The impact, challenges and opportunities of the national qualifications framework on the automobile industry.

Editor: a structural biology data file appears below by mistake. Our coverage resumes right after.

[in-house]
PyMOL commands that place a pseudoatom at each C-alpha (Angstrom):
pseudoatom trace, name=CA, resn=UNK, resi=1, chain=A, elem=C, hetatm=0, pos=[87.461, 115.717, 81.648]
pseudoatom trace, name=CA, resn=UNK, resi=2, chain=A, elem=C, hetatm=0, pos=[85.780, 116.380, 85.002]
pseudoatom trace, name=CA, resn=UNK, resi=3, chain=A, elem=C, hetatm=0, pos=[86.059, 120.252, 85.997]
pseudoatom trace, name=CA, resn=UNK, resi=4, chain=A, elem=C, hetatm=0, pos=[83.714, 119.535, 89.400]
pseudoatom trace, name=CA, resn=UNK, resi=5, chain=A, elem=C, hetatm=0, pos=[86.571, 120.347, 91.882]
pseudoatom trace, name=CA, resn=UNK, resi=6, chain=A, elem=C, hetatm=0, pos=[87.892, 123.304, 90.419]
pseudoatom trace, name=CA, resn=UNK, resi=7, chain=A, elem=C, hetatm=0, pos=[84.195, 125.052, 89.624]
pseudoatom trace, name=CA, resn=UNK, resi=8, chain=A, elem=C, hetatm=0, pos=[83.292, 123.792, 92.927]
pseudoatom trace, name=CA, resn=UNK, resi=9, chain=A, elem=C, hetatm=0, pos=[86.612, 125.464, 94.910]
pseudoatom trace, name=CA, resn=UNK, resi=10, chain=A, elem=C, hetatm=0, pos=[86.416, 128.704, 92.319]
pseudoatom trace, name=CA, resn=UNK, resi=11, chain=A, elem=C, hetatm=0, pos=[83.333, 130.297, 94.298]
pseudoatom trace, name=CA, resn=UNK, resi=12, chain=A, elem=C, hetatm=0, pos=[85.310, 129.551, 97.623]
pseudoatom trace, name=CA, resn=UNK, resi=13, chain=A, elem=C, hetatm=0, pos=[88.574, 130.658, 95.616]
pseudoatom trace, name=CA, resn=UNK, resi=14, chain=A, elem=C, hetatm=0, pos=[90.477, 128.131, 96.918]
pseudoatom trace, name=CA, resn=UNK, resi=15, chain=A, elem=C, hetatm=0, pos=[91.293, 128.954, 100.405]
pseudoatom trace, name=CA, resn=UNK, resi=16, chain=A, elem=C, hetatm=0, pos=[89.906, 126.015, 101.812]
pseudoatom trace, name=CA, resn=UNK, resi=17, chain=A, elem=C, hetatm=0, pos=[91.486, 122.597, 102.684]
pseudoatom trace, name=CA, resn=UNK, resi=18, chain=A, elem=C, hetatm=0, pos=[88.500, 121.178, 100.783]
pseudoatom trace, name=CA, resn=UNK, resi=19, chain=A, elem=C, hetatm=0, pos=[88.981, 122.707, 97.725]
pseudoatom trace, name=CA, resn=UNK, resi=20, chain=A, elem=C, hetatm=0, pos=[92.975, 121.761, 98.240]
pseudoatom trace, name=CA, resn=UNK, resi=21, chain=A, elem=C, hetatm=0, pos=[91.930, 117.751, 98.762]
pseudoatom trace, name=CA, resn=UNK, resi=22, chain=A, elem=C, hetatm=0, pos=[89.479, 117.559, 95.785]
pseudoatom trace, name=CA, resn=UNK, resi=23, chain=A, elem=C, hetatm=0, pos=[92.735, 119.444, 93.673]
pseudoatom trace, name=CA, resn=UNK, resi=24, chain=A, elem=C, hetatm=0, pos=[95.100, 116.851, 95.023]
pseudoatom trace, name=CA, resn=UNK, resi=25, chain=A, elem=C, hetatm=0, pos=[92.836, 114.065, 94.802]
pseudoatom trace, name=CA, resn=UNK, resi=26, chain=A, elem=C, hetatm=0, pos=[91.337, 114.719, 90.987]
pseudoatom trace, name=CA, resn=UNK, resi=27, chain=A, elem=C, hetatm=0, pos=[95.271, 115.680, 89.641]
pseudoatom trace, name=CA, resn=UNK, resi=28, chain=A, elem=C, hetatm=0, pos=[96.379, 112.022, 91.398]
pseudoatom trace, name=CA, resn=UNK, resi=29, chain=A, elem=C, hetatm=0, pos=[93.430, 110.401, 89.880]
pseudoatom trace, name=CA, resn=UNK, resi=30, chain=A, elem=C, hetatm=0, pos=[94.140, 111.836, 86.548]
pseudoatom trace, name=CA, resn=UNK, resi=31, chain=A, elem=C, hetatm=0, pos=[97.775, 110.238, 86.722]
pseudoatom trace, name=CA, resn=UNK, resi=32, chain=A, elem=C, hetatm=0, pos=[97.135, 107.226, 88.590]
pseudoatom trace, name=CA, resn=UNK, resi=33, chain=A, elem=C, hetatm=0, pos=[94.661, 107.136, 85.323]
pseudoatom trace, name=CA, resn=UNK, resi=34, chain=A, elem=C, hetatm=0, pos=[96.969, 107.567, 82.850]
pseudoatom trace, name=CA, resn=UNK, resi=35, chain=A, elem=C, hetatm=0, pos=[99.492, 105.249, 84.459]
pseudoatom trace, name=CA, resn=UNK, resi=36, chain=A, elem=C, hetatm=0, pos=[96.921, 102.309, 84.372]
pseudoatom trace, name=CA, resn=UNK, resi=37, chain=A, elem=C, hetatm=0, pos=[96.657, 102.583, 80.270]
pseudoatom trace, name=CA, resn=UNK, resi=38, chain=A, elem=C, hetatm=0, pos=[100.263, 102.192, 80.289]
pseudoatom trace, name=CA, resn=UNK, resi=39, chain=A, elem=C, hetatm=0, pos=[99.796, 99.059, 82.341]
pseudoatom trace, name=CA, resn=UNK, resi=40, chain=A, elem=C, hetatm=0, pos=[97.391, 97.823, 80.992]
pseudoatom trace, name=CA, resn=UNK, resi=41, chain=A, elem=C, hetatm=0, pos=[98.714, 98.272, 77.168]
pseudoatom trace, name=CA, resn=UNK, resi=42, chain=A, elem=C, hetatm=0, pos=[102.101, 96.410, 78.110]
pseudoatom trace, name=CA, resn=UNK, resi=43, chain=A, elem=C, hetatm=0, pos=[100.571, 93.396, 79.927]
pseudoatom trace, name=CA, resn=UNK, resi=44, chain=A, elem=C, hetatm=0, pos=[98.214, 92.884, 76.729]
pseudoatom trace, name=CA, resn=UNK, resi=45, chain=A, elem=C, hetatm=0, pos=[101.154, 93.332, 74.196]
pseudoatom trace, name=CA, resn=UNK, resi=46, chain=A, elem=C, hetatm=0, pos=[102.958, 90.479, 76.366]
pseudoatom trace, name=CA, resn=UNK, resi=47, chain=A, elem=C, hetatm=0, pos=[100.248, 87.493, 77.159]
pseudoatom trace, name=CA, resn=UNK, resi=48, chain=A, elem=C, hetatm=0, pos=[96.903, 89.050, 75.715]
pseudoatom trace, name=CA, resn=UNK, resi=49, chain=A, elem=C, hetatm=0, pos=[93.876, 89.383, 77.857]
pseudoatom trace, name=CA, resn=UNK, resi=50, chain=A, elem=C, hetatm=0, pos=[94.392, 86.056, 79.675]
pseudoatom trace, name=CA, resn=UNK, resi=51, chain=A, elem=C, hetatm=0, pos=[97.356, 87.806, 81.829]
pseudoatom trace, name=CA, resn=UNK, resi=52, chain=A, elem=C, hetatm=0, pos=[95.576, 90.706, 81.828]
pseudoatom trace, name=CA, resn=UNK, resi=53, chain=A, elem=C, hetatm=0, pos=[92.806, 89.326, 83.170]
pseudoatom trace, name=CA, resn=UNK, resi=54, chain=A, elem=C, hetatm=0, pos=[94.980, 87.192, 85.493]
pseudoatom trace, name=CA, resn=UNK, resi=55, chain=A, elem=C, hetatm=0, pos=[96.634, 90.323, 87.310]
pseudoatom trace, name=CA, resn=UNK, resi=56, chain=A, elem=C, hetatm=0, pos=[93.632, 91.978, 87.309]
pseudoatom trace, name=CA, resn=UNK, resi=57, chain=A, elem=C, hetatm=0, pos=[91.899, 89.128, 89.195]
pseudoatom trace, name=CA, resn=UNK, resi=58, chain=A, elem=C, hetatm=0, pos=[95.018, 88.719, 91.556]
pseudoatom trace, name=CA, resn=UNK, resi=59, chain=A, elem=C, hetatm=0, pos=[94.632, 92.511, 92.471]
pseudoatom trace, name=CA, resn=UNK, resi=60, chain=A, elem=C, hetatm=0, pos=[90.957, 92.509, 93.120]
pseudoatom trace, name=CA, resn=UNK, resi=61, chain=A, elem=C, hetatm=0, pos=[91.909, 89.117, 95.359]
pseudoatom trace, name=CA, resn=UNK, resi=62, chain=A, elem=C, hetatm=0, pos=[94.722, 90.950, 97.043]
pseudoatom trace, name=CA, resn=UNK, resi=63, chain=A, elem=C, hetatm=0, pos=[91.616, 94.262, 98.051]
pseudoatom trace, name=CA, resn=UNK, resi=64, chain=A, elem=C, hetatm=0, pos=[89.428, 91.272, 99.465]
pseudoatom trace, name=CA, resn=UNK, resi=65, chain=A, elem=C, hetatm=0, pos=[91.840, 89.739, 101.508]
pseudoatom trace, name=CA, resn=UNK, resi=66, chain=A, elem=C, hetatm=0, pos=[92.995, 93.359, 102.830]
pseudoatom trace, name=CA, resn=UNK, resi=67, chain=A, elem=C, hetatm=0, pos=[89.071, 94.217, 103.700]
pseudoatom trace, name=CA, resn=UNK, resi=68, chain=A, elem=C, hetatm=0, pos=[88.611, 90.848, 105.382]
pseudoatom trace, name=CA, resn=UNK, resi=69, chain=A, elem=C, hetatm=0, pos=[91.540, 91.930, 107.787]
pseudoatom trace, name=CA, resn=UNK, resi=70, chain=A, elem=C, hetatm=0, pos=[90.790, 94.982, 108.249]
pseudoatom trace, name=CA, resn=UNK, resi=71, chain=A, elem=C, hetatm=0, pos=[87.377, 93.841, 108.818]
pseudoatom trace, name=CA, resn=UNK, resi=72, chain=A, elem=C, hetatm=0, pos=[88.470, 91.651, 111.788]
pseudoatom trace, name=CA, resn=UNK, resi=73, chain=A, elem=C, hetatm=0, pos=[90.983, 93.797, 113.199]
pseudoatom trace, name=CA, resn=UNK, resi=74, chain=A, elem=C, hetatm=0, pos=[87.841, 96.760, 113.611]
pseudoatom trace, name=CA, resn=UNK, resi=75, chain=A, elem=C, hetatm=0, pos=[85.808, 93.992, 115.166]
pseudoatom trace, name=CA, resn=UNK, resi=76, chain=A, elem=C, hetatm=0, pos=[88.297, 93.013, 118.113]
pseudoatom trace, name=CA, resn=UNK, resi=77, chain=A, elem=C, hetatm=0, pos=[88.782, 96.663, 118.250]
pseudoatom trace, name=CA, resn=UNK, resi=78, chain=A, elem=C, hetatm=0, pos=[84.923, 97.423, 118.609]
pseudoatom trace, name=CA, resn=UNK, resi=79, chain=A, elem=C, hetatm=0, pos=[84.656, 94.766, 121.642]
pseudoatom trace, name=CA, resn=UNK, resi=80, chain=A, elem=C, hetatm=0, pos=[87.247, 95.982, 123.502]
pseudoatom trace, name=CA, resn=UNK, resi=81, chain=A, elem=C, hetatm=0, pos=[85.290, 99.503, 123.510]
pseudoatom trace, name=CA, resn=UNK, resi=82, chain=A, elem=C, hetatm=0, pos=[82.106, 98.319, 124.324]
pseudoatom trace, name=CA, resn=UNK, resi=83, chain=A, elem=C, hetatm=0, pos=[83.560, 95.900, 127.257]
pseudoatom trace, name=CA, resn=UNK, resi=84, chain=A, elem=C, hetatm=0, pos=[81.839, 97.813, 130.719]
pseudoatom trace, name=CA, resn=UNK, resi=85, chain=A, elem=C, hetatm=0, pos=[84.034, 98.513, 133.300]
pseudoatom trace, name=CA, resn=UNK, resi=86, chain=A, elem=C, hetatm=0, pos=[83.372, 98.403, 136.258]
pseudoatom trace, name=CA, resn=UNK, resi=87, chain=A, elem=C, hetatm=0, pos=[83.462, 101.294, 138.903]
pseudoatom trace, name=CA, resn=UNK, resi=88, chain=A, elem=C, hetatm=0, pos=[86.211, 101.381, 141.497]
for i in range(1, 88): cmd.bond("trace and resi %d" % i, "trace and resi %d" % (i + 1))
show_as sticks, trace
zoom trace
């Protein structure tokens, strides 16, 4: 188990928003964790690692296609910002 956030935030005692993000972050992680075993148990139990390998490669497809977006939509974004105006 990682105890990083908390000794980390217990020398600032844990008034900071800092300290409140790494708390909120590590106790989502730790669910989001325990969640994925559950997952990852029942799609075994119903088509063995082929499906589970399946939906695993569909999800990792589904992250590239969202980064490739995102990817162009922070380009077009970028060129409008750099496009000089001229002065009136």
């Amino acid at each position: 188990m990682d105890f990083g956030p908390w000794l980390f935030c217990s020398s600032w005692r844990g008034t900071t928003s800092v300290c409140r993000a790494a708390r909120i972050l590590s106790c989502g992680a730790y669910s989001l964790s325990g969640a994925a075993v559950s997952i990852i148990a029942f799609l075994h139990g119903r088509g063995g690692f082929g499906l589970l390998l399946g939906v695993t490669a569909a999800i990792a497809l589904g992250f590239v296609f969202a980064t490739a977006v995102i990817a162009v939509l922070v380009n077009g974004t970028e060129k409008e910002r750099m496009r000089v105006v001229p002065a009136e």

The promulgation of the South African Qualifications Authority Act, 1995, will transform the way in which learning is designed, developed, implemented, managed, assessed and evaluated. Many different organisations, institutions, industries and sectors understand the guiding principles and concepts of this Act but are grappling with all the forces and factors that impact and influence the implementation of the Act. The Act introduces the National Qualifications Framework, which will impact on learning and present many challenges and opportunities for education and training and development practitioners in South Africa. Because of the newness of this Act, many organisations, institutions, industries and sectors are in the process of waiting until all the relevant South African Qualifications Authority structures are in place before embarking upon some sort of action. Traditionally, most learning has been 'inputs' based (course content, course duration, course entrance requirements and course methodology). The South African Qualifications Authority Act, 1995, will refocus learning to 'outputs' (outcomes), with a fundamental shift in thinking about the way in which learning is designed, developed, implemented, assessed and evaluated. This shift may be described as "it does not matter where, when or how one learns, but what one learns, why one learns and if one has learnt". The South African Qualifications Authority Act, 1995, will also transform learning organisations in the way they plan and do things. The seven automobile manufacturers, together with the National Union of Metal Workers of South Africa (NUMSA), are challenged with these paradigm shifts. This dissertation was therefore concerned with these central issues in 'operationalising' the principles and concepts of the National Qualifications Framework within the automobile industry. The study revealed that most of the organisations in the automobile industry: • Are not well enough informed about the latest developments of the South African Qualifications Authority; • Do not necessarily have access to current, relevant and reliable information about the National Qualifications Framework; • Are all dedicated to uplifting the knowledge, skills and abilities of their staff through their 'multi-skilling model' for education and training and development; and • Support the underlying principles and concepts of the National Qualifications Framework. The automobile industry is therefore presented with many challenges and opportunities for the provision of education, training and development. Some challenges and opportunities for the automobile industry are: • The need to refocus education and training and development programmes/projects to ensure national alignment and international comparability; • The need to develop education, training and development staff in line with the 10 education, training and development practitioner roles; • The need to keep abreast with national initiatives impacting education and training and development.